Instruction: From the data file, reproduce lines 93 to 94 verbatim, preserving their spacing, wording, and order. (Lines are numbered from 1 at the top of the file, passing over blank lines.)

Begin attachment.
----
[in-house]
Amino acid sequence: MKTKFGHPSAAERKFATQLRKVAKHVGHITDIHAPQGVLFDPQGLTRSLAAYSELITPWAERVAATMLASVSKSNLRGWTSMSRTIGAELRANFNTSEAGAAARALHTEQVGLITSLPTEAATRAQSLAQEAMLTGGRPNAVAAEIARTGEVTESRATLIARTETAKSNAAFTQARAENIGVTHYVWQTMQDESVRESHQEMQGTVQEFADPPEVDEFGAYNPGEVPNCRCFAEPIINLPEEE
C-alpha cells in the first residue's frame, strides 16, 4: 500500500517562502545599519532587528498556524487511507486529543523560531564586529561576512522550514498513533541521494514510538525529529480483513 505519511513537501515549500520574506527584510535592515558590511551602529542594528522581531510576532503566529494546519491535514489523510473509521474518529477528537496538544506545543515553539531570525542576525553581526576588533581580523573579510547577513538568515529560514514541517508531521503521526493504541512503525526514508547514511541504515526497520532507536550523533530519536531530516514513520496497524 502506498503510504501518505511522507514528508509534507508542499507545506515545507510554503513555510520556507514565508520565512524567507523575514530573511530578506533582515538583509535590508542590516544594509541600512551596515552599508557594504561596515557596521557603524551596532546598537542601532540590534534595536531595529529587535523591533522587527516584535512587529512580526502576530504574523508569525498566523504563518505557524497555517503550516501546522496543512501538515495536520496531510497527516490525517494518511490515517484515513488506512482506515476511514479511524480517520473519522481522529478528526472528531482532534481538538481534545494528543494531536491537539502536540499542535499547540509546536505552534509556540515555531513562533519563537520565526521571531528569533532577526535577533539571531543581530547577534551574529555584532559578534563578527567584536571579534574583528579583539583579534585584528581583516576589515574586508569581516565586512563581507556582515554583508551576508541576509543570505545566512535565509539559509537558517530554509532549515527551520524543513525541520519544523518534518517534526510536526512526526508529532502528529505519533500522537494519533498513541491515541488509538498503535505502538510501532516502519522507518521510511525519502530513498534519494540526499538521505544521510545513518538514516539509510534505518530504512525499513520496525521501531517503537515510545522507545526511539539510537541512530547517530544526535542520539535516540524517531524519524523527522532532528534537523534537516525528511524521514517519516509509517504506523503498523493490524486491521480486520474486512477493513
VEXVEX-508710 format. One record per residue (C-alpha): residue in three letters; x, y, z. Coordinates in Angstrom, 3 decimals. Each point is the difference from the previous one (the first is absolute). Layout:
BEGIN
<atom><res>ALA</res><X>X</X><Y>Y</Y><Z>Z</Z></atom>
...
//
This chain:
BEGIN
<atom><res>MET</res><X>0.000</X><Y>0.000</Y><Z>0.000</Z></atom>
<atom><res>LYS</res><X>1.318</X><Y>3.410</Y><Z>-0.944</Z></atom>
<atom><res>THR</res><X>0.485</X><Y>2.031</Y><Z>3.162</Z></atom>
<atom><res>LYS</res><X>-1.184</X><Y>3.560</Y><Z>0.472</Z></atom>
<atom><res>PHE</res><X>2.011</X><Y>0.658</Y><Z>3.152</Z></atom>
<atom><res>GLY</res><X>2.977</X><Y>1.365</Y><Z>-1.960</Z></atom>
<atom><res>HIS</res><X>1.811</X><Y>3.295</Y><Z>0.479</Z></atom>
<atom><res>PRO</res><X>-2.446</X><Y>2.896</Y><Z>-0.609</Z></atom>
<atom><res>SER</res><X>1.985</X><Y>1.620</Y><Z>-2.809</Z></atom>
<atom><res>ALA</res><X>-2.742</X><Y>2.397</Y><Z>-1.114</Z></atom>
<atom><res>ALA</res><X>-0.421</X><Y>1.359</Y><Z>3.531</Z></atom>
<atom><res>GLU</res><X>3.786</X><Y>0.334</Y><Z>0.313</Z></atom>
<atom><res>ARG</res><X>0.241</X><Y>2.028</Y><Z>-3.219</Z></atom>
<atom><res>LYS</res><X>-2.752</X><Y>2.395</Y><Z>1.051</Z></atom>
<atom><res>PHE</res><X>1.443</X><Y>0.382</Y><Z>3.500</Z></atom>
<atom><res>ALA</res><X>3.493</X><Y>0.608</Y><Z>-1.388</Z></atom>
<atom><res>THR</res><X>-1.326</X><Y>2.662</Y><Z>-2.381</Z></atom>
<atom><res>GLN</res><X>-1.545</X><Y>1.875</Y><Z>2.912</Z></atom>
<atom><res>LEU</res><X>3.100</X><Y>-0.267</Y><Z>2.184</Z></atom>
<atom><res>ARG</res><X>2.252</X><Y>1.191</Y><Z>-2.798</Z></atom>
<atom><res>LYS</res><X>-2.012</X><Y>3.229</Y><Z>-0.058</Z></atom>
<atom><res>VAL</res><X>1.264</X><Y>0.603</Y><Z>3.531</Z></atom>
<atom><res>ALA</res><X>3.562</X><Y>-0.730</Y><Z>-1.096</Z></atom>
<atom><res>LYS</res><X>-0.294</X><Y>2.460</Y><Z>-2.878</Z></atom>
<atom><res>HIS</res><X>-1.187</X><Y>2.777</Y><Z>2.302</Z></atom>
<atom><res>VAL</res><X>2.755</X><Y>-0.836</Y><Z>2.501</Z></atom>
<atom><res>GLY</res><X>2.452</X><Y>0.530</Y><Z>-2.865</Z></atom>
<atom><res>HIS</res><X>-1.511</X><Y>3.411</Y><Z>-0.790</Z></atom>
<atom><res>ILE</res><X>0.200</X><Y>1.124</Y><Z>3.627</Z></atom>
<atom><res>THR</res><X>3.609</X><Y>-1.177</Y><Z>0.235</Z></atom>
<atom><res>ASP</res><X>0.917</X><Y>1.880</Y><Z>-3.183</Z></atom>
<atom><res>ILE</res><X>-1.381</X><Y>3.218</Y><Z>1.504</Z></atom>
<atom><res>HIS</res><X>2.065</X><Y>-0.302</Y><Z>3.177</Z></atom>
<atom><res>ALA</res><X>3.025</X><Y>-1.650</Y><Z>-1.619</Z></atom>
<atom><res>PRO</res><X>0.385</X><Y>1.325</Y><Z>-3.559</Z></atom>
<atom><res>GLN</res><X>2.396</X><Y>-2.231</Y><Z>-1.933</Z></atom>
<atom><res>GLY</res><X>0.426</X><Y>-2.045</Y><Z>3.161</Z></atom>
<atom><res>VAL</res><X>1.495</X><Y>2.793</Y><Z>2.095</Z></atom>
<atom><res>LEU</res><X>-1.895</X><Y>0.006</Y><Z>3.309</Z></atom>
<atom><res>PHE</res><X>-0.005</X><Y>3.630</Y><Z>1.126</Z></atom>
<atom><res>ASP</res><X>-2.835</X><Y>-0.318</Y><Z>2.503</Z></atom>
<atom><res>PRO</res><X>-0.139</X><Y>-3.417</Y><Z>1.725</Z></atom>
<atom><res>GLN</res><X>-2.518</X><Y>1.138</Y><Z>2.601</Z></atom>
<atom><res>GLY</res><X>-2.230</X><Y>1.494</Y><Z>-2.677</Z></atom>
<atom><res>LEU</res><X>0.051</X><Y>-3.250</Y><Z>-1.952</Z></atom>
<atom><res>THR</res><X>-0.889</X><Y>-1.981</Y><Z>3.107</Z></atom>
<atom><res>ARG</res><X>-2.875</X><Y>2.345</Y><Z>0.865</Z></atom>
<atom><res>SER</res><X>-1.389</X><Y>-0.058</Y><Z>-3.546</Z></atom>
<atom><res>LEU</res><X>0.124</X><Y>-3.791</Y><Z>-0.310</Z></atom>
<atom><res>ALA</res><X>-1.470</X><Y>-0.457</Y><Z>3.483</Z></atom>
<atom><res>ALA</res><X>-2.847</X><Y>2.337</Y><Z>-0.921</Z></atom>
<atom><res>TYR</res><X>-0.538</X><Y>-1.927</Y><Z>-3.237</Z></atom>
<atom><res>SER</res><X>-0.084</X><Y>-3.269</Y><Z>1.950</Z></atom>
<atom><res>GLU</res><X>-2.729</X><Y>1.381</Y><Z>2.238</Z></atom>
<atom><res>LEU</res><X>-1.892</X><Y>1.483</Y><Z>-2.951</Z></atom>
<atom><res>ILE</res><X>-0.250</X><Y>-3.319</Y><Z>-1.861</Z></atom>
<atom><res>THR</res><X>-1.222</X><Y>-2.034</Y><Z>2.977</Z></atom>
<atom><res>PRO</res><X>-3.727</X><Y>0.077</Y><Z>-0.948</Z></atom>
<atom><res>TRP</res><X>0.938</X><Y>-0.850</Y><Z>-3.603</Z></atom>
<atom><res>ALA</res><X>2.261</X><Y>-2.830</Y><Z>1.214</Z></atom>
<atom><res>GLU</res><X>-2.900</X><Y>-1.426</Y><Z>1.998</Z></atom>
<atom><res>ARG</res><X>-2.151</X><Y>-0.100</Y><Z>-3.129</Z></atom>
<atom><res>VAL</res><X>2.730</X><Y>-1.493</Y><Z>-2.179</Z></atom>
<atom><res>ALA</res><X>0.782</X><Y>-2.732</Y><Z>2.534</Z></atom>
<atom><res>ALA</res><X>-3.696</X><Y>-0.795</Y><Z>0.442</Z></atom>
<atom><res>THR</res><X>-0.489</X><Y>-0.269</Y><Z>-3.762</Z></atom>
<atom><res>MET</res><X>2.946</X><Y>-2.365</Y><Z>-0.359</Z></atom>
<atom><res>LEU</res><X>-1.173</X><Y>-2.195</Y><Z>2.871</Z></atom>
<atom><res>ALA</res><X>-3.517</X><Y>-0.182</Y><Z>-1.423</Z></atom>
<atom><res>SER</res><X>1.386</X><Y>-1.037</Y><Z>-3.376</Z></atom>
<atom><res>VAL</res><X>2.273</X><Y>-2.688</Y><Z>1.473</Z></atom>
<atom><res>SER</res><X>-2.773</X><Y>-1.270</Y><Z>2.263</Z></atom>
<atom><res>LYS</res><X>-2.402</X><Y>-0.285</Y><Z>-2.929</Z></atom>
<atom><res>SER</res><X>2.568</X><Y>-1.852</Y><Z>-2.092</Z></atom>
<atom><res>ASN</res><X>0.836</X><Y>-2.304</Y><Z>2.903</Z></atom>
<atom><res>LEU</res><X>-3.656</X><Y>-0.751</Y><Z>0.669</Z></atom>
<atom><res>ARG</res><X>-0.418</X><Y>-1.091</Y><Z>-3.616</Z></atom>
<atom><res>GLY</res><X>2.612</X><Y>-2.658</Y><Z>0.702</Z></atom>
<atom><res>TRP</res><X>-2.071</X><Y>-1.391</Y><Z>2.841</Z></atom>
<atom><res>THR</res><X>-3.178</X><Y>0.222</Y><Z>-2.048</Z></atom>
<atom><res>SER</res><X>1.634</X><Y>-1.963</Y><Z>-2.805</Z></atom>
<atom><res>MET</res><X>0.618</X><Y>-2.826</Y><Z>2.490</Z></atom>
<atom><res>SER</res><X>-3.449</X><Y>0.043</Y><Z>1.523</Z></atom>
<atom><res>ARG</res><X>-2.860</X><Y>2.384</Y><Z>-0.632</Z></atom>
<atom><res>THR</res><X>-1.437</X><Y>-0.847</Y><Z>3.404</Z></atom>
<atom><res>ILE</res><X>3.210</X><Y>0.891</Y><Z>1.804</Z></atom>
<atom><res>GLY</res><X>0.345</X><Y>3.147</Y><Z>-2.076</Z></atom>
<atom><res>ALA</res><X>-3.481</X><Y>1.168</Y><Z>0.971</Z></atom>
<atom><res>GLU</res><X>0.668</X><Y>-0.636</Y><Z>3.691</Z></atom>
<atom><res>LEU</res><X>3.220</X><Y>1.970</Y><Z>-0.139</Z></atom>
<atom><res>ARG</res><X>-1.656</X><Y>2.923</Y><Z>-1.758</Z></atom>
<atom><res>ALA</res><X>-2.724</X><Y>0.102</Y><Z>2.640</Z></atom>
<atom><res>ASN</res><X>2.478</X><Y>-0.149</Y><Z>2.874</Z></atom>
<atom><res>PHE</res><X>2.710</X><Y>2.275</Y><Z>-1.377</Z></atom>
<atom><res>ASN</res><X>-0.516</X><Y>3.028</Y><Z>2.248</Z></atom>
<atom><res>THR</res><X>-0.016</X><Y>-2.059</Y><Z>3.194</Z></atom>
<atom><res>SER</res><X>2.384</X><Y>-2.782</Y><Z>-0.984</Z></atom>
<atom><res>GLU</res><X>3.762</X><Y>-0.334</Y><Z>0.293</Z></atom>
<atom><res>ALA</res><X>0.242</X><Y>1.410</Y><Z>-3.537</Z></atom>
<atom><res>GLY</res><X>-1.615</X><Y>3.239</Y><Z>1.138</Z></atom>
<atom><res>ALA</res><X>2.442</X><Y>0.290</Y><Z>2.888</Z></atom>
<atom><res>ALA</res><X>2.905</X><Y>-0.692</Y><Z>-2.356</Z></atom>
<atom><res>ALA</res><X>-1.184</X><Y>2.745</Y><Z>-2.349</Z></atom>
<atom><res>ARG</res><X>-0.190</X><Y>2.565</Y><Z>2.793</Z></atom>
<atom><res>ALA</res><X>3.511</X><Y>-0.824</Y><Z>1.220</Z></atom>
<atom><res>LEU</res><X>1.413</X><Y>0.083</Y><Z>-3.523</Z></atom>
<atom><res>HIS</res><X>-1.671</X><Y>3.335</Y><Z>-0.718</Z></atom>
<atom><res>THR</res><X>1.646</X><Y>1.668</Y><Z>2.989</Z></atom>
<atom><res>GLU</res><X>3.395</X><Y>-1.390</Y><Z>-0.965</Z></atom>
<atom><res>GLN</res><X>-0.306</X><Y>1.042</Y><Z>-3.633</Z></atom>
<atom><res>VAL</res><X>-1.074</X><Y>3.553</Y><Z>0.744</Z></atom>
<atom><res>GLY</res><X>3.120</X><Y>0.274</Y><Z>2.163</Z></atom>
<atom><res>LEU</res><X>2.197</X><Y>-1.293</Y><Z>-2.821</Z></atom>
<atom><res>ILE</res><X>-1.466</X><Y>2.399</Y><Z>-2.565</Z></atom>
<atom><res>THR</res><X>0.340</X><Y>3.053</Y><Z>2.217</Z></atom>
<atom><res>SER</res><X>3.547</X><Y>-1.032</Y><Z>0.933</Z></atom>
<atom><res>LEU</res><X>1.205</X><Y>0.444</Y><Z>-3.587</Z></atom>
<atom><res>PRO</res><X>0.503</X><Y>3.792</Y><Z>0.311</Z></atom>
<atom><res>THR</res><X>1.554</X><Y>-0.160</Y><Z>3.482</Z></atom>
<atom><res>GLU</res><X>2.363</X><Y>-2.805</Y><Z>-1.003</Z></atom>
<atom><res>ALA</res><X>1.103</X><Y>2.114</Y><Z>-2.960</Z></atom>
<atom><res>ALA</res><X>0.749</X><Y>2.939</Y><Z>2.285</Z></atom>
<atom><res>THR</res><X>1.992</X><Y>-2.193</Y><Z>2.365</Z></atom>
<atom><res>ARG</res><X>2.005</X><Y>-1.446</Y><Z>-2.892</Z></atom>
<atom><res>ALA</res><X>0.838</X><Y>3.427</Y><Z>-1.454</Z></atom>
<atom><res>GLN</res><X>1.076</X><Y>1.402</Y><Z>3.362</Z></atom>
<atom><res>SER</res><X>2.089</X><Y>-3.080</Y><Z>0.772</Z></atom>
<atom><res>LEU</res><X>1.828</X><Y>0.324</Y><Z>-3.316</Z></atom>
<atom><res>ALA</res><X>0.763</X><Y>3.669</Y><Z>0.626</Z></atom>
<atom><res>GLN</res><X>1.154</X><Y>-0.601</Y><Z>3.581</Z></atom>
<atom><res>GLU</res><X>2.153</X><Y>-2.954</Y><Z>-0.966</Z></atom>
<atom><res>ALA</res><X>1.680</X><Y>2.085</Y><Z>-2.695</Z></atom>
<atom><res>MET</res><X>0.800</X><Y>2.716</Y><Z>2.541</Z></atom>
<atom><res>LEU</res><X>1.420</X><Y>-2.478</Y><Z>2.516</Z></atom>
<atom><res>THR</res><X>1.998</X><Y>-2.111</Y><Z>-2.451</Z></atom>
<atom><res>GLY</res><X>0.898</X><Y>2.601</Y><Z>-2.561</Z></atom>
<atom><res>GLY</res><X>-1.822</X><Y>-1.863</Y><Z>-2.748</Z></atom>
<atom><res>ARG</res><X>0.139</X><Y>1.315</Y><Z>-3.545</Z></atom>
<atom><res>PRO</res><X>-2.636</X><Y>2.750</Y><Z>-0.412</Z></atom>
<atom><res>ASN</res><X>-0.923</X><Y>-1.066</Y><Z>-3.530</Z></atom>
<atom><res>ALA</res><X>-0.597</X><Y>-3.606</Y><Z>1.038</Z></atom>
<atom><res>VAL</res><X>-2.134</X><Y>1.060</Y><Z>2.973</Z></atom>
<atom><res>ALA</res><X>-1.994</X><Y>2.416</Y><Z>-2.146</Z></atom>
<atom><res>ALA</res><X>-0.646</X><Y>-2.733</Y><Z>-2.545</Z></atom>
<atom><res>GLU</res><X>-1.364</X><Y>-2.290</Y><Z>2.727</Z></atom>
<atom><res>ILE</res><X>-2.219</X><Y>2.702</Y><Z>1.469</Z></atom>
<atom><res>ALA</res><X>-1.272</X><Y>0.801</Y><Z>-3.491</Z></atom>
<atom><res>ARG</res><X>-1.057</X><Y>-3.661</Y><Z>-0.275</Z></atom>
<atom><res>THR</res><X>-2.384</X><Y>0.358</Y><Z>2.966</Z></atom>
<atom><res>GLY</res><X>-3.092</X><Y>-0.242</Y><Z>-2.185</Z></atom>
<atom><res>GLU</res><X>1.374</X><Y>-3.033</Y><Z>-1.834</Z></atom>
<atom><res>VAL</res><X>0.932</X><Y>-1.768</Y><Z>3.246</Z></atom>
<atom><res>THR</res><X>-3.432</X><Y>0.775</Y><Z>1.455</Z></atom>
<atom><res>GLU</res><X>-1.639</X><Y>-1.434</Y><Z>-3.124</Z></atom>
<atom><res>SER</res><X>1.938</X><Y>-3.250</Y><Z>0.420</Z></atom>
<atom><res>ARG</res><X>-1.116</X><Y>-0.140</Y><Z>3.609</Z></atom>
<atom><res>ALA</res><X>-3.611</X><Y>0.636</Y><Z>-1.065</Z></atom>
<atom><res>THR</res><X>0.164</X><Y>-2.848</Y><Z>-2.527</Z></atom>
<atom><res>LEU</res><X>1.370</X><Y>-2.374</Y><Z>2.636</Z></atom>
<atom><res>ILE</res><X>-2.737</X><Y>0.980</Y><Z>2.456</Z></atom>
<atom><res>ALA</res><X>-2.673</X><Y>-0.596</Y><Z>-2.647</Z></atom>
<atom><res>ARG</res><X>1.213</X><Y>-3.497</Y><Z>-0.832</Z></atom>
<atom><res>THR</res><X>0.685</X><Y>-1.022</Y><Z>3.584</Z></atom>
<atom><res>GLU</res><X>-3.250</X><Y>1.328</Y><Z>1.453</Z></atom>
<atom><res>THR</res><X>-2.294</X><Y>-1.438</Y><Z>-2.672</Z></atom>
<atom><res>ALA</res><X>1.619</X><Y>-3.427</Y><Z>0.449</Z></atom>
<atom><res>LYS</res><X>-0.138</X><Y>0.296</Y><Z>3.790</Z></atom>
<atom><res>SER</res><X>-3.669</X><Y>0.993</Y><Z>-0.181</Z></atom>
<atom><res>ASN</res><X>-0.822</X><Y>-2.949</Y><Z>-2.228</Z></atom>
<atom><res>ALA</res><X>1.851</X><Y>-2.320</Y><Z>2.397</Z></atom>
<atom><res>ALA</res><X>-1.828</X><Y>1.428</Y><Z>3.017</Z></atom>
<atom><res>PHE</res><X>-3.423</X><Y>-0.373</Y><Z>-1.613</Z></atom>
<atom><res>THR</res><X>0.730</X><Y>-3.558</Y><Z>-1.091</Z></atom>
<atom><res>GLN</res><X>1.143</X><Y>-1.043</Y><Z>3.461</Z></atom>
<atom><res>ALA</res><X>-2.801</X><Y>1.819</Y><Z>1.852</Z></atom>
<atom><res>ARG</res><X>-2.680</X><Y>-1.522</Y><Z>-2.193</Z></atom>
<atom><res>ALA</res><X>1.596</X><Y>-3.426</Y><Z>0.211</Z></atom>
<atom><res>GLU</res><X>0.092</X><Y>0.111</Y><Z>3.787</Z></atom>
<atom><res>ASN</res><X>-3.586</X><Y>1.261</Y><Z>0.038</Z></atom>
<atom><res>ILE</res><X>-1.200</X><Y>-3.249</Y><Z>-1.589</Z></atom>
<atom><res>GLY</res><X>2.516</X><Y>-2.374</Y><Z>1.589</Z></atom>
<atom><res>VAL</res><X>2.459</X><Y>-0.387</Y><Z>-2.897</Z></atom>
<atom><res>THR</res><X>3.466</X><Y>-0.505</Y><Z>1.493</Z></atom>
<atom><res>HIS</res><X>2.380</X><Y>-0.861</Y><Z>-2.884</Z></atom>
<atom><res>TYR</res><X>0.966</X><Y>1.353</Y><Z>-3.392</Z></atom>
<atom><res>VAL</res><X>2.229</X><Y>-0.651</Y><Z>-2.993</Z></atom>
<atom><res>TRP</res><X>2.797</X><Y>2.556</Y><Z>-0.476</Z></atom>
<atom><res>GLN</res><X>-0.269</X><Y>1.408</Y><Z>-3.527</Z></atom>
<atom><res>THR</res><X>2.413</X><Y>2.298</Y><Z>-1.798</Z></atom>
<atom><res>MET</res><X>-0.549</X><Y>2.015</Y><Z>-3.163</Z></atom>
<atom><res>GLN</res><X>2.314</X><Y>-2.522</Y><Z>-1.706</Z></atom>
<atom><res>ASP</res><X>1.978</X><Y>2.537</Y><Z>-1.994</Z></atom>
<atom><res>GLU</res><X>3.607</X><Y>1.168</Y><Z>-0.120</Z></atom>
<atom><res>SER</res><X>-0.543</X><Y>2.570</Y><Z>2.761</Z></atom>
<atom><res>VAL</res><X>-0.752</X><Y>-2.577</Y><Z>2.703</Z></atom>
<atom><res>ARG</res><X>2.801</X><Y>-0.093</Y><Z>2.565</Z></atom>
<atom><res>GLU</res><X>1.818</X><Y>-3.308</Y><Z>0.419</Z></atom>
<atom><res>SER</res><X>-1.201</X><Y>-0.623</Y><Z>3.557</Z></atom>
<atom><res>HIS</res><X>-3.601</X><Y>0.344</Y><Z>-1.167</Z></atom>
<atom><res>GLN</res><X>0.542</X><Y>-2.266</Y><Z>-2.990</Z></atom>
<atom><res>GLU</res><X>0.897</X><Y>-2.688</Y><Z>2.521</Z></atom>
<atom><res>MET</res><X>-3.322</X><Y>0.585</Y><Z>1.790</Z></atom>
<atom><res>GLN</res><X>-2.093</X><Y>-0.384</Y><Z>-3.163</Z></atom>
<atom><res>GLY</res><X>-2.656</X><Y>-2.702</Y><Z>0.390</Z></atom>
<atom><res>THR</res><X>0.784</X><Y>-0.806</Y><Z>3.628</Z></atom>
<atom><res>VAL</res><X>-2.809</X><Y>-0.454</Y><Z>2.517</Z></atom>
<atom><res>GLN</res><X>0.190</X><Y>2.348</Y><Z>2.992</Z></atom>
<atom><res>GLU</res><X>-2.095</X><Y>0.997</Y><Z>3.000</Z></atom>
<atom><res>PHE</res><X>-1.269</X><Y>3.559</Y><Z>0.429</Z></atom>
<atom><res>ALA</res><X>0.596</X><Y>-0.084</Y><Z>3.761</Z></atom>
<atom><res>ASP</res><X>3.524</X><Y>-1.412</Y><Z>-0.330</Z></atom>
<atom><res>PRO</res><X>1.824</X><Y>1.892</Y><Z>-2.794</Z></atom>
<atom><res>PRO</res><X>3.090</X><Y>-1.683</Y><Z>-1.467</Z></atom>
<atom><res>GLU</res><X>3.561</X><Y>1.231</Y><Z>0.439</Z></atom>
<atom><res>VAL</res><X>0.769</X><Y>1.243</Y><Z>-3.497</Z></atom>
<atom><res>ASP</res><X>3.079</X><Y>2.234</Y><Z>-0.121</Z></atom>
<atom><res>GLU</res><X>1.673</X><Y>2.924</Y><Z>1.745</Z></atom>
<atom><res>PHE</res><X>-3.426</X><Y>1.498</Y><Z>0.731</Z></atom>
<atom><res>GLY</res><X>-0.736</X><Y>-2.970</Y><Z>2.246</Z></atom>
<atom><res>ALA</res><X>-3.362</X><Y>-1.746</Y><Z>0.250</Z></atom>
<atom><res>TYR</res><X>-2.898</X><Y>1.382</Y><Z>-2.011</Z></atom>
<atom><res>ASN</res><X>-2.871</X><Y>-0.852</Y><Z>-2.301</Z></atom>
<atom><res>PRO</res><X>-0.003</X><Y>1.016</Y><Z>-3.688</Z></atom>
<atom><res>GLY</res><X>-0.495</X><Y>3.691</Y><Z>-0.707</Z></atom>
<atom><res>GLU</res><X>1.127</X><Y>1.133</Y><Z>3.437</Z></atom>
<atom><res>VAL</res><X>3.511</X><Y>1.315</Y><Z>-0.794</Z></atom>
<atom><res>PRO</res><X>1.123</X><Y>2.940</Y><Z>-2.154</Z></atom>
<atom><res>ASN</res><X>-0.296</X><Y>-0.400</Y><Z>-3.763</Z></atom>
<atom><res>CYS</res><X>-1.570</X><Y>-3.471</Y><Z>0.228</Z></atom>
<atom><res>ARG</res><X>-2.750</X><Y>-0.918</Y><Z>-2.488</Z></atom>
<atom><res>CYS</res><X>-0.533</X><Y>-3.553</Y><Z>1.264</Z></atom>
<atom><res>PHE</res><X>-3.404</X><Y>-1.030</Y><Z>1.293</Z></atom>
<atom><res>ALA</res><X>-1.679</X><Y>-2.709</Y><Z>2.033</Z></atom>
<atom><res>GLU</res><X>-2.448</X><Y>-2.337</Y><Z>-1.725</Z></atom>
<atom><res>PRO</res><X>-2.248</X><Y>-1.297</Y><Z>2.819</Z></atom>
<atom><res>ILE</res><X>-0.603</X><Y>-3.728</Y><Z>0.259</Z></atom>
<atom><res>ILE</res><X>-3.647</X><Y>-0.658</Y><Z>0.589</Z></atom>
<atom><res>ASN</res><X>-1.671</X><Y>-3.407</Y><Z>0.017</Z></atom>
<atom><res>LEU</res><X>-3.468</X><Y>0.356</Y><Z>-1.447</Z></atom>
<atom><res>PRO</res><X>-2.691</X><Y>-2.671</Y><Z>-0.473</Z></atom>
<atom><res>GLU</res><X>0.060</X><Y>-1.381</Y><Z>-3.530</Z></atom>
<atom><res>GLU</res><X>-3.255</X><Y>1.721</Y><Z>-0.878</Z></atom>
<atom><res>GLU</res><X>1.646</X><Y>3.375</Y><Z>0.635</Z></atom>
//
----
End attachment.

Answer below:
<atom><res>SER</res><X>-3.449</X><Y>0.043</Y><Z>1.523</Z></atom>
<atom><res>ARG</res><X>-2.860</X><Y>2.384</Y><Z>-0.632</Z></atom>